I don't remember if Bran from Game of Thrones reveals to anyone that Jaime threw him from the top of the castle or what he saw on that day to anyone after he gets conscious. Does anyone know why? Is he keeping a secret? Is he scared of anything/anyone?

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    He's unable to remember the events of that day properly. Aug 15, 2016 at 14:57
  • 17
    It's definitely a memory loss in the books. I assume it's the same in the TV show. Aug 15, 2016 at 15:05
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    Why do you not think its just a memory loss? The mechanisms by which short term memories are transferred to longer term memory are definitely subject to damage through shock. The fact that he remembers who Jamie and Cersei are doesn't mean he remembers what they did to him.
    – iandotkelly
    Aug 15, 2016 at 15:24
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    @BoringMovies: Memory loss isn't all or nothing. It's not uncommon at all for people to not remember (or else repress) the details of some trauma and yet remember everything else about their life. Aug 15, 2016 at 18:42
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    @BoringMovies - the brain has two mechanisms - short term and long term memory. There is an organization/consolidation process to move memories from one to another, so whether he remembers everyone or not isn't really relevant. If the process of moving those memories from "RAM" to "hard dive" get interrupted by, say, a physical event, then those memories are often lost. Just like if your computer crashes before you save changes to a doc. People who get into big car accidents will survive with brain function and memories intact, but sometimes won't remember the events just before the trauma. Sep 2, 2016 at 16:23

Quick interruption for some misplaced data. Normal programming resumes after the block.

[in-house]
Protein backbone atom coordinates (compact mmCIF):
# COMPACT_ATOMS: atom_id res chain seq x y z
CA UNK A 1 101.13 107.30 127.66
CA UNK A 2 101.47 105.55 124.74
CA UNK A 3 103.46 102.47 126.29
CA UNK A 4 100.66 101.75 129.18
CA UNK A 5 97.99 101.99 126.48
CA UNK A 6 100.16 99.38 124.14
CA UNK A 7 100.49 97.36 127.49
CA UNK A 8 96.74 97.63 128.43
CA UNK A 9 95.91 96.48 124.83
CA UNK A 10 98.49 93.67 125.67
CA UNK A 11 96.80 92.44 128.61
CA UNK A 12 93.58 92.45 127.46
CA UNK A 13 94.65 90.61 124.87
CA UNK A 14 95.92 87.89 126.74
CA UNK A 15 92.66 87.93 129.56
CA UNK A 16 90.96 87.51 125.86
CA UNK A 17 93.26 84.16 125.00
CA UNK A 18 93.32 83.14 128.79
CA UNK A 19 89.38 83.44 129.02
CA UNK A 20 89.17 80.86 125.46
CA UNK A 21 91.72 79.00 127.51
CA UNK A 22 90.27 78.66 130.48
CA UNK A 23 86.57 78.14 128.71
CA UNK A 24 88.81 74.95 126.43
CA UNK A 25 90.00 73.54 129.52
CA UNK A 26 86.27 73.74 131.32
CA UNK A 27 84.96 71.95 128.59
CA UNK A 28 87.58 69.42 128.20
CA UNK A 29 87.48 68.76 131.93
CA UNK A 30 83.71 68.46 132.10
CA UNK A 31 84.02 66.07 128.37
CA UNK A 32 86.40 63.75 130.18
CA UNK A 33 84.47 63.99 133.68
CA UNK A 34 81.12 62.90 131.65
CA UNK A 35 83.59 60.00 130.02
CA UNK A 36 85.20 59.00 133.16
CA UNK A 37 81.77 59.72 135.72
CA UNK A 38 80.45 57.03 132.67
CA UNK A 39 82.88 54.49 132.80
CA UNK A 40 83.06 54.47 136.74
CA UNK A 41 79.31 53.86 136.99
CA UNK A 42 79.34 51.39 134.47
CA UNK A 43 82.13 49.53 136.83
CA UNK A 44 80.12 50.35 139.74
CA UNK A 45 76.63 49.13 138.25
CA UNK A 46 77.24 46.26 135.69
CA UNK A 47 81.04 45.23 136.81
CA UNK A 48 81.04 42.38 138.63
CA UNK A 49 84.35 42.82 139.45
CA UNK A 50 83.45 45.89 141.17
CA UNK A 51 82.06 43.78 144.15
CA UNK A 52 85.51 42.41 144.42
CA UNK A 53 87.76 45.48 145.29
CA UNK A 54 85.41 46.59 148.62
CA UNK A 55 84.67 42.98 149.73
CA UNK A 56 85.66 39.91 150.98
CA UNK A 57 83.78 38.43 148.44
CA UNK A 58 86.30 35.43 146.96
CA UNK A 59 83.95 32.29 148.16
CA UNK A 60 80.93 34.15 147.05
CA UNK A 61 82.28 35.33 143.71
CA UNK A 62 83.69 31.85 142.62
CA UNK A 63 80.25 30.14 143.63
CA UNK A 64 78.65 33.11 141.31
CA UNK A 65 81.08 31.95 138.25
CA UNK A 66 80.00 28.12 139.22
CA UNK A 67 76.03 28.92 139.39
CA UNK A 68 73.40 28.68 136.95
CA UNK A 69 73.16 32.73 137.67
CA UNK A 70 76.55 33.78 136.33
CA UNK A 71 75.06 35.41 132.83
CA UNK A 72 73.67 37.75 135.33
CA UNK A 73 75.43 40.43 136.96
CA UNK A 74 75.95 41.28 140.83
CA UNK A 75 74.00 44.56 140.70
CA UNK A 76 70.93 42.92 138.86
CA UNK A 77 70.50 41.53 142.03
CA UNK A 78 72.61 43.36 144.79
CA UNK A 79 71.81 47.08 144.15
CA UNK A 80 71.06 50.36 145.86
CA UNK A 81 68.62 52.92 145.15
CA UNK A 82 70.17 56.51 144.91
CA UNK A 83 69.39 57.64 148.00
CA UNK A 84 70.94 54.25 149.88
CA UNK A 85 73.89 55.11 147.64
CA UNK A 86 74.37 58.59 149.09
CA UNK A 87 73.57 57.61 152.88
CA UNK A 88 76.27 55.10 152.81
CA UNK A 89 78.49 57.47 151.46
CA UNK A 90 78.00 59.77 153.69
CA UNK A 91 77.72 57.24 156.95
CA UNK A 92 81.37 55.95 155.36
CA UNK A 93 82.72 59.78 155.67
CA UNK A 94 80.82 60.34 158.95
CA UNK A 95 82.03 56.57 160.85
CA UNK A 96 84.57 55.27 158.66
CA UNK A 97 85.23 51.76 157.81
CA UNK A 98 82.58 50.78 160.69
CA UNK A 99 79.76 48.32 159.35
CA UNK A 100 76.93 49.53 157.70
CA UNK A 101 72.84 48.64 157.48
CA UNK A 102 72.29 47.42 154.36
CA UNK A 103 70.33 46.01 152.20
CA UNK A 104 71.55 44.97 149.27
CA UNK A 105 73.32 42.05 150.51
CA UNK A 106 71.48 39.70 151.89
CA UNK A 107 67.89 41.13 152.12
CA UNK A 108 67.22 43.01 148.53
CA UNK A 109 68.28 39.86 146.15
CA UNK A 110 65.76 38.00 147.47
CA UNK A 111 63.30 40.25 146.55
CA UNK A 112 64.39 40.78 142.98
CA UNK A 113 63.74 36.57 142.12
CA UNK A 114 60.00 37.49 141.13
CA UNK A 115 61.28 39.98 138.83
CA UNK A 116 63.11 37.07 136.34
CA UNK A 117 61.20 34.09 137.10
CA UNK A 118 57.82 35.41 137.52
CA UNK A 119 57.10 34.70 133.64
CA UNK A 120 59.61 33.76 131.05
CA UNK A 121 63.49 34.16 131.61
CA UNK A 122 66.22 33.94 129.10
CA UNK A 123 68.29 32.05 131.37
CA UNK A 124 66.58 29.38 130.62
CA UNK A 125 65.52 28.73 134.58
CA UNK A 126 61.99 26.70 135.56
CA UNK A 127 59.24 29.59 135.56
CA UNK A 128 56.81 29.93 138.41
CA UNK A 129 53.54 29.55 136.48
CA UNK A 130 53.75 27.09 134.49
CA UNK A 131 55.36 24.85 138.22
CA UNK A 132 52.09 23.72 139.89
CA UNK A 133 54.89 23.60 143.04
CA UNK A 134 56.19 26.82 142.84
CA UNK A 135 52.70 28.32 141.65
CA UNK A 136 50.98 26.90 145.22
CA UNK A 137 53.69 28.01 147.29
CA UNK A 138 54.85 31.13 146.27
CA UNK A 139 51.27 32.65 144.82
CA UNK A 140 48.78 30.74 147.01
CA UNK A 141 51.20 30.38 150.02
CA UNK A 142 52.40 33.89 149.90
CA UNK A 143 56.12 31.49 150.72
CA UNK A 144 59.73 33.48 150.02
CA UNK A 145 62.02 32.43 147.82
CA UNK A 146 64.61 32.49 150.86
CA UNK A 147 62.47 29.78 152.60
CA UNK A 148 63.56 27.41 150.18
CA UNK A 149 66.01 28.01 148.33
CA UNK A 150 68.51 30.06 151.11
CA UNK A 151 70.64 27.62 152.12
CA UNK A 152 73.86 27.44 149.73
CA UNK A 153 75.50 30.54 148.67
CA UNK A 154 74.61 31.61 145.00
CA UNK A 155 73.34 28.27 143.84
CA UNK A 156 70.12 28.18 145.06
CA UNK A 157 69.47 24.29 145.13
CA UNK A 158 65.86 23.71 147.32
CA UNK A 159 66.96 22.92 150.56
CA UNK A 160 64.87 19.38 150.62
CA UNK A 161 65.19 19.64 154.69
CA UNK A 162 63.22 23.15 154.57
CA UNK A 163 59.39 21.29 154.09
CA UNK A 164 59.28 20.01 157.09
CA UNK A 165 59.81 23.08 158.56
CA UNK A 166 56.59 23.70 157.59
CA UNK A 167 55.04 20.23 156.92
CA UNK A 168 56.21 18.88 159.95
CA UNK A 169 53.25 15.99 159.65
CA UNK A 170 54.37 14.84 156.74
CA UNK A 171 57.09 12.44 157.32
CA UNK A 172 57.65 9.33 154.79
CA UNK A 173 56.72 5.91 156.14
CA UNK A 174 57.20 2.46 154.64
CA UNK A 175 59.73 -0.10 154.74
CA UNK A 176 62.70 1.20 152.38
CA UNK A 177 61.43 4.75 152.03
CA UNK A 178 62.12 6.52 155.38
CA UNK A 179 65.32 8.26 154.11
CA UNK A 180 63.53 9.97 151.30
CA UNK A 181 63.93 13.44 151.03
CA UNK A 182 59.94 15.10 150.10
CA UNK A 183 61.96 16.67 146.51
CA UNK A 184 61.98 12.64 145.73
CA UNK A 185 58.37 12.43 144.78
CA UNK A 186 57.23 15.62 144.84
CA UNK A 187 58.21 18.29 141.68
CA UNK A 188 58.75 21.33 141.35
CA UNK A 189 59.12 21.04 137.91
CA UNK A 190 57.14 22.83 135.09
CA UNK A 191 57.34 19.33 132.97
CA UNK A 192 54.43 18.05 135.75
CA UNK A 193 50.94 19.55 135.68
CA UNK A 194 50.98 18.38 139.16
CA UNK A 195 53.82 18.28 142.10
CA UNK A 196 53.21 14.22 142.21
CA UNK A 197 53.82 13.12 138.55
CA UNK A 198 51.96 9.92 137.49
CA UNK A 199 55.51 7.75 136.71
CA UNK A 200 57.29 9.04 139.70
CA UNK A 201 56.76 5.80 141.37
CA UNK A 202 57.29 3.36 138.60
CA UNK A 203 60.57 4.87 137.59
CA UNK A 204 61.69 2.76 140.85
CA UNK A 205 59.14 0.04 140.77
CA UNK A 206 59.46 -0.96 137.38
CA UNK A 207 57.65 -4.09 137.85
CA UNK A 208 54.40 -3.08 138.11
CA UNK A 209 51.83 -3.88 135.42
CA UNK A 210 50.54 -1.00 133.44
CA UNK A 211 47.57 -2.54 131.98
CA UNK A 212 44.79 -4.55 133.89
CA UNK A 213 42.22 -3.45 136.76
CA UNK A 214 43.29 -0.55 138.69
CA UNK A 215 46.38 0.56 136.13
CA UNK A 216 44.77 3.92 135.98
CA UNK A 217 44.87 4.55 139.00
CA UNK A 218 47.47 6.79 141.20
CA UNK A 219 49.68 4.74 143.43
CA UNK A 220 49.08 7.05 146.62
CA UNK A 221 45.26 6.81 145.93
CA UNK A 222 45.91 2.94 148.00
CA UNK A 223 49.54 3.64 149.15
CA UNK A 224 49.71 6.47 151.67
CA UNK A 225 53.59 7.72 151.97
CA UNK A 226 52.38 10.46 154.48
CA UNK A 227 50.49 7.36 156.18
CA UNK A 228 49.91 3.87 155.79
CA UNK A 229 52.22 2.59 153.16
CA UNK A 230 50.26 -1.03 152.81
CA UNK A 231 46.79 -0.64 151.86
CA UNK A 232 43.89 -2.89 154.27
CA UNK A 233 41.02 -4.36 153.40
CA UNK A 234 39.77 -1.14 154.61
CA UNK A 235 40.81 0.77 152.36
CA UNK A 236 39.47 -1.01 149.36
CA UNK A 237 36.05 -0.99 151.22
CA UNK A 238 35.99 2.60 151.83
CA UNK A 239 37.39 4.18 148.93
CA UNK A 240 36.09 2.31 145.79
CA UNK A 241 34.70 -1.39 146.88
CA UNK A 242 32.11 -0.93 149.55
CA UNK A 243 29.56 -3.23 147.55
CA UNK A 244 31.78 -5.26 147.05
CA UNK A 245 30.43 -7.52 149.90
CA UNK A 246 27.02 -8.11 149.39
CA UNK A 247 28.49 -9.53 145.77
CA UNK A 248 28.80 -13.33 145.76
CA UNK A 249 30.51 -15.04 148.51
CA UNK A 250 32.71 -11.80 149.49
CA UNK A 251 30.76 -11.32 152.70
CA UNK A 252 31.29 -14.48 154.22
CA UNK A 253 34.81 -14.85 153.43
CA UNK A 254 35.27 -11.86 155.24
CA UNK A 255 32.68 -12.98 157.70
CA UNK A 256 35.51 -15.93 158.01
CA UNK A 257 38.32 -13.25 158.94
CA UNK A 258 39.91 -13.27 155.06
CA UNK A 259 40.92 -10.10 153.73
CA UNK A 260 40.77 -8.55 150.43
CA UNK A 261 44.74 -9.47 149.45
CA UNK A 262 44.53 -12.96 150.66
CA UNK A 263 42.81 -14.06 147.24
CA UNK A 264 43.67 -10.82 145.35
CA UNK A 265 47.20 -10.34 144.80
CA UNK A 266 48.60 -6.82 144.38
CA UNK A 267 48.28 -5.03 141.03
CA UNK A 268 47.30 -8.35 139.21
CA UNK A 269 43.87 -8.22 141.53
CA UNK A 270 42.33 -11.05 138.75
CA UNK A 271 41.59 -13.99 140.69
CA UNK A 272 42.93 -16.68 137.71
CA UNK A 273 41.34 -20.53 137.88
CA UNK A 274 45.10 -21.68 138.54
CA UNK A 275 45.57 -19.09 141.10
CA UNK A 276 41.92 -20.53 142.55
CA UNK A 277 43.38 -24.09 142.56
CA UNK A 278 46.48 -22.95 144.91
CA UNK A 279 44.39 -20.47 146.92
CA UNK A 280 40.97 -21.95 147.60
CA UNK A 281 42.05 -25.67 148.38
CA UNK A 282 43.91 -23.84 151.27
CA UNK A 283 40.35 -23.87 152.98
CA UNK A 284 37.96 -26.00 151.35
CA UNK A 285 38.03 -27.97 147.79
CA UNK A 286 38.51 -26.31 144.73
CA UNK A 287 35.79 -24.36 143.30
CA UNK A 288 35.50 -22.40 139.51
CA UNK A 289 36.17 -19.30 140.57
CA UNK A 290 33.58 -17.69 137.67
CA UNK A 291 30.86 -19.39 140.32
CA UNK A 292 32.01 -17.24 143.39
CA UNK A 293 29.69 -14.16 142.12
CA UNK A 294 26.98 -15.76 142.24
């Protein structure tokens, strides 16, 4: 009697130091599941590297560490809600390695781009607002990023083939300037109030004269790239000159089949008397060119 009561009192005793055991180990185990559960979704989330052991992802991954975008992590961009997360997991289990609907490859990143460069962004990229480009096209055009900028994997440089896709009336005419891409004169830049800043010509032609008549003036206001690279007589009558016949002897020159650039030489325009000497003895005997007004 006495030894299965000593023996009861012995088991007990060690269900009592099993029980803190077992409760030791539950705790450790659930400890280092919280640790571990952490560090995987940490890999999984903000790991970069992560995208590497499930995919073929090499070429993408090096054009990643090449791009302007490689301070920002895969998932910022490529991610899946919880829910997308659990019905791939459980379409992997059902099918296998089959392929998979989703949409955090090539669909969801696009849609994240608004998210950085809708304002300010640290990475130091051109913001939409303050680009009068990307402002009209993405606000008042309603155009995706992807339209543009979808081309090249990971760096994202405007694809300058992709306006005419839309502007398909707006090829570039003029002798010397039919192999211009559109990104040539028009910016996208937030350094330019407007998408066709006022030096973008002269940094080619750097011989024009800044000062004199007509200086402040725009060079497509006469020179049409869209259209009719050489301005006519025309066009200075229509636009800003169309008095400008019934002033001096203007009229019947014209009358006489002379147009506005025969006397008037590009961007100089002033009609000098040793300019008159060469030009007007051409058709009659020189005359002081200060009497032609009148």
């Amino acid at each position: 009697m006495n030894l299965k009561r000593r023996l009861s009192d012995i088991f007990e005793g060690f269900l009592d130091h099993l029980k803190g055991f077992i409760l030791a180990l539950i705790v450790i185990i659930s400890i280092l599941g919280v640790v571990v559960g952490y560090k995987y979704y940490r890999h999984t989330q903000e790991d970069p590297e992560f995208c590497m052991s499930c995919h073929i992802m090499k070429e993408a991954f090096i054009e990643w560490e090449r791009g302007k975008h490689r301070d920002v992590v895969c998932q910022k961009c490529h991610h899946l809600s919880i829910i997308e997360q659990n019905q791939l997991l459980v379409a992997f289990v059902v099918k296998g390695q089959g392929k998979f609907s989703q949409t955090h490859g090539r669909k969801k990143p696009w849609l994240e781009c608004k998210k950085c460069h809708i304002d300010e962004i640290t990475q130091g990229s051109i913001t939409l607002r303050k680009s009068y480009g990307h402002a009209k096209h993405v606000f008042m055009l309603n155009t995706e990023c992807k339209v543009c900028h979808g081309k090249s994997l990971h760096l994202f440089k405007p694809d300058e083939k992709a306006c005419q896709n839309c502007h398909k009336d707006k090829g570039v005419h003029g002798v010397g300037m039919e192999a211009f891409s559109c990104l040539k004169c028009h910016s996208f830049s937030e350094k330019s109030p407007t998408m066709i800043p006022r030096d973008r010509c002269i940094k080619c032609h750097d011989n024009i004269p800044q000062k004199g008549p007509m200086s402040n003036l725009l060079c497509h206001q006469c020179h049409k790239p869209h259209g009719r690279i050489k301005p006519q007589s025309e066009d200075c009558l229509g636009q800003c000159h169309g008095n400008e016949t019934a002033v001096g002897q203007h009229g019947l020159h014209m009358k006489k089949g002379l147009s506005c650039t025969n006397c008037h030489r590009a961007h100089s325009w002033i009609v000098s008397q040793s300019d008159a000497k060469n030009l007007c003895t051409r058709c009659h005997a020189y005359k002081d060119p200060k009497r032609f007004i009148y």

3 Answers 3


Bran seems to be unable to remember the events prior to the fall.

Tyrion asked him about it on his travels back from the wall.

(Tyrion) "Tell me, how is it you happened to fall that day?"

"I never," Bran insisted. He never fell, never, never never.

"The child does not remember anything of the fall, or the climb that came before it," said Maester Luwin gently. - A Game of Thrones: Chapter 24, Bran IV

During his coma he does recall some of it, but the Three-Eyed Raven tells him it is not important:

Bran was staring at his arms, his legs. He was so skinny, just skin stretched taut over bones. Had he always been so thin? He tried to remember. A face swam up at him out of the grey mist, shining with light, golden. "The things I do for love," it said. Bran screamed.

The crow took to the air, cawing, Not that, it shrieked at him. Forget that, you do not need it now, put it aside, put it away. It landed on Bran's shoulder, and pecked at him, and the shining golden face was gone. - A Game of Thrones: Chapter 17, Bran III

Also, bit later Bran is having dream about climbing;

... He forced himself to climb faster. The gargoyles watched him ascend. Their eyes glowed red as hot as coals in a brazier. Perhaps they had once been lions, but now they were twisted and grotesque. Bran could hear whispering to each other in soft stone voices terrible to hear. He must not listen, he told himself, he must not hear, so long as he did not hear them he was safe. But when the gargoyles pulled themselves loose from the stone and padded down the side of the tower to where Bran clung, he knew he was not safe after all. - A Game of Thrones: Chapter 17, Bran III

This trend continues as Bran tries to come to grips with his new restrictions,

Bran did not remember falling, yet they said he has, so he supposed it must be true. He had almost died. When he saw the weather-worn gargoyles atop the First Keep, where it had happened, he got a queer tight feeling in his belly.- A Clash of Kings, Chapter 4